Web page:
An old sailing saying goes, “below 40 degrees latitude, there is no law; below 50, there is no God.” Cape Horn, the southerly headland of the Tierra del Fuego archipelago, is at 56 degrees south – which makes sailing around Cape Horn especially difficult. When gale force winds and huge waves hit, even the most experienced sailors need their wits about them. Here, find out how Cape Horn earned its formidable reputation.
“Here comes Cape Horn!” – The first sailors to circumnavigate the headland
Many famous seamen of the ages have taken a look at Cape Horn and turned back. Allegedly, Sir Francis Drake set eyes on the cape in 1578 but thought better of making the crossing. Portuguese sailor Ferdinand Magellan also had serious reservations about sailing around Cape Horn. Instead of attempting to sail past the headland, Magellan opted for the strait which now bears his name.
The first sailor to conquer the cape was Dutchman Jacob le Maire in 1616. Le Maire named the outpost after the town of Hoorn, in honor of the sponsors of his expedition. Captain Cook also managed to circumvent Cape Horn about 150 years later with his ship HMS Endeavour. Despite le Maire and Cook’s successes, Cape Horn’s infamy was far from forgotten. Captain William Bligh failed to make the crossing with his ship The Bounty in 1787 and Spanish conquistadors feared the cape so much they hauled their looted gold across land. In 1830, Richard Henry Dana Jr. wrote about his experience sailing around Cape Horn in his memoir:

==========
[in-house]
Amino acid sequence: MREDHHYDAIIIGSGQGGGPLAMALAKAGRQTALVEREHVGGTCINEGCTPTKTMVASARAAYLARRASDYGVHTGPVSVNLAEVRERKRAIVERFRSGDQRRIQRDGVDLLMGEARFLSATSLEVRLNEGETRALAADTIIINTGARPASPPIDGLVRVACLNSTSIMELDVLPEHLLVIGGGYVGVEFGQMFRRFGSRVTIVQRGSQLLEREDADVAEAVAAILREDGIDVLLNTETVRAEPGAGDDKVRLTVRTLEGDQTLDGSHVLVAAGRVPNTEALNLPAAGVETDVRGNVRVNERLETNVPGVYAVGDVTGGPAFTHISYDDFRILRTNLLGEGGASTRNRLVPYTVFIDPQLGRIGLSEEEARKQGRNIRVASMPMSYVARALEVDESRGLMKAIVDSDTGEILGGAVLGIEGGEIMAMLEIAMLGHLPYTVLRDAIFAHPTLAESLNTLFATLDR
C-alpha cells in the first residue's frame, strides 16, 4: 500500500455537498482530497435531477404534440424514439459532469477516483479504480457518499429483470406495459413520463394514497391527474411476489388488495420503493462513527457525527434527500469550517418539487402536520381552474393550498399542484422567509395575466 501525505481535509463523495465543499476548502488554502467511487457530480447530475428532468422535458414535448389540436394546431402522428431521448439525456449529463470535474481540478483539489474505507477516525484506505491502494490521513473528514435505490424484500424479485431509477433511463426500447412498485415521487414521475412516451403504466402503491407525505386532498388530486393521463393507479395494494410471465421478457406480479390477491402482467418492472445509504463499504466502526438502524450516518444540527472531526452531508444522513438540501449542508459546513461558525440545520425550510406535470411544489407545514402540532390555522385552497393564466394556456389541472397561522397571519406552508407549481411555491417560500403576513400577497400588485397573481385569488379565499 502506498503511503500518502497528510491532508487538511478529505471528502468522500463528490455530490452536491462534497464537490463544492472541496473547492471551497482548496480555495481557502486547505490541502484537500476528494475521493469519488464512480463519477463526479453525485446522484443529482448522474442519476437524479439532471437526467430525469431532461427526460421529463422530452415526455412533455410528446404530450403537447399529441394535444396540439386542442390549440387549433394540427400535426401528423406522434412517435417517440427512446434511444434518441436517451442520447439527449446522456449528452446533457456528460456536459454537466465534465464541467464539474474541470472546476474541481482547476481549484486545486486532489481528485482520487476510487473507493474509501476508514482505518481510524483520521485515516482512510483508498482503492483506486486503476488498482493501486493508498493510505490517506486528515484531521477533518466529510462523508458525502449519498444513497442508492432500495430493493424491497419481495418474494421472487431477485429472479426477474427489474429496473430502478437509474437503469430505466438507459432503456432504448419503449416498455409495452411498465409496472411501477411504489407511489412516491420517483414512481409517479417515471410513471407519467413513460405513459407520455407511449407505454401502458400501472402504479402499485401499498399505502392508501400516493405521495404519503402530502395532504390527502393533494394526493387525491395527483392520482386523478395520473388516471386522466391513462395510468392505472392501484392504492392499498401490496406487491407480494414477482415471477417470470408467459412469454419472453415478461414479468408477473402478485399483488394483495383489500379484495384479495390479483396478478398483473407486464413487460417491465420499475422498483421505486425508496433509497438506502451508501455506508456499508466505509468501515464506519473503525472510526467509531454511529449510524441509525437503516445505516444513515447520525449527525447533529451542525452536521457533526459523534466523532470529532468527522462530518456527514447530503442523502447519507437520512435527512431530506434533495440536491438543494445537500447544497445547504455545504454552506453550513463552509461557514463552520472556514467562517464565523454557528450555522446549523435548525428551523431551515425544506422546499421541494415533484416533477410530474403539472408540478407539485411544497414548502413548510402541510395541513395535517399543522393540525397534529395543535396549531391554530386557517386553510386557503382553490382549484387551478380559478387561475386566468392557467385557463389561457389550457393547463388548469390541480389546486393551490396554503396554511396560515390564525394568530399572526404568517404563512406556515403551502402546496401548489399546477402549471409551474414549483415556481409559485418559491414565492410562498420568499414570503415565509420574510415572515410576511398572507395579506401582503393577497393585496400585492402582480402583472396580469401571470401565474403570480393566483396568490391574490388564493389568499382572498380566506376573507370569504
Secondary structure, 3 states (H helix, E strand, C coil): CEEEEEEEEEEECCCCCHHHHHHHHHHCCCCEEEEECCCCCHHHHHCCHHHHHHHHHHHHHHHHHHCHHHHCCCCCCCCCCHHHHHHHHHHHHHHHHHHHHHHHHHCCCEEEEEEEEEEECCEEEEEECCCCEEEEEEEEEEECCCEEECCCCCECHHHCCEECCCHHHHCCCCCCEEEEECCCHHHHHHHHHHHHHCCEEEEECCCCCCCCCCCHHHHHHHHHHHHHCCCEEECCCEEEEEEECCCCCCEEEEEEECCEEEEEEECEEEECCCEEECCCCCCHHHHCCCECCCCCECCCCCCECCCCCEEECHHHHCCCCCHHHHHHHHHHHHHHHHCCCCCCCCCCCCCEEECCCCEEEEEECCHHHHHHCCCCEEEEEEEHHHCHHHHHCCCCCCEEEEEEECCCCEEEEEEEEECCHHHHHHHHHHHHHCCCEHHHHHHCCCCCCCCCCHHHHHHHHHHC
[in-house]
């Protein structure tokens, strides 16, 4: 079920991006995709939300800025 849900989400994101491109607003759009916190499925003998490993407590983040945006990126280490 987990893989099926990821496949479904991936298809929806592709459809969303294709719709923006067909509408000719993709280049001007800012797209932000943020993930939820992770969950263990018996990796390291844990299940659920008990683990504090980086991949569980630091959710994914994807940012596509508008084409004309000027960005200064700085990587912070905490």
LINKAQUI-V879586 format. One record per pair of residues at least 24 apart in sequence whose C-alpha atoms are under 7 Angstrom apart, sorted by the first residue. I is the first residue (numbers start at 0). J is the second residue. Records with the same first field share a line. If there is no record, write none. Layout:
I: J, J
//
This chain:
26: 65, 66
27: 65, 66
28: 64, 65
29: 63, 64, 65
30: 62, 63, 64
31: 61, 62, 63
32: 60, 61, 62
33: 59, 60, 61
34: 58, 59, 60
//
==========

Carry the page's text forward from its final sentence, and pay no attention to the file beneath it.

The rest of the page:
“Hurrying upon deck, we found a large black cloud rolling on toward us from the south-west, and blackening the whole heavens. “Here comes Cape Horn!”, said the chief mate; and we had hardly time to haul down and clew up before it was upon us. In a few moments, a heavier sea was raised than I had ever seen before…At the same time, sleet and hail were driving with all fury against us.”
Sailing around Cape Horn: The ultimate test for the adventure sailor
Later, larger, more robust vessels could navigate the cape. Before the Panama Canal was built, the strait became a busy shipping passage transporting people and goods to California. Although ships have come a long way since Sir Francis Drake turned tail, sailing around Cape Horn is still considered the Everest of yachting excursions.
Cape Horn marks the point at which the Atlantic and Pacific Oceans meet – which is what makes the passage so treacherous. Extreme low-pressure systems whirl across the sea, creating the dreaded williwaw winds. These gusts are sudden, unpredictable and frequent – and with bigger winds, come bigger waves. With such challenging conditions, Cape Horn is now the stage for the world’s most challenging yacht races, including the Vendee Globe and the Volvo Ocean Race.
Cape Horn: So much more to discover
But make no mistake – there’s a lot more to Cape Horn than fierce waves. The headland is also home to stunning wildlife, scenery, and cultural heritage. In fact, comfortable cruises staffed by experienced guides can now easily navigate this legendary landscape. To find out about Australis excursions to Cape Horn, take a look at our brochure.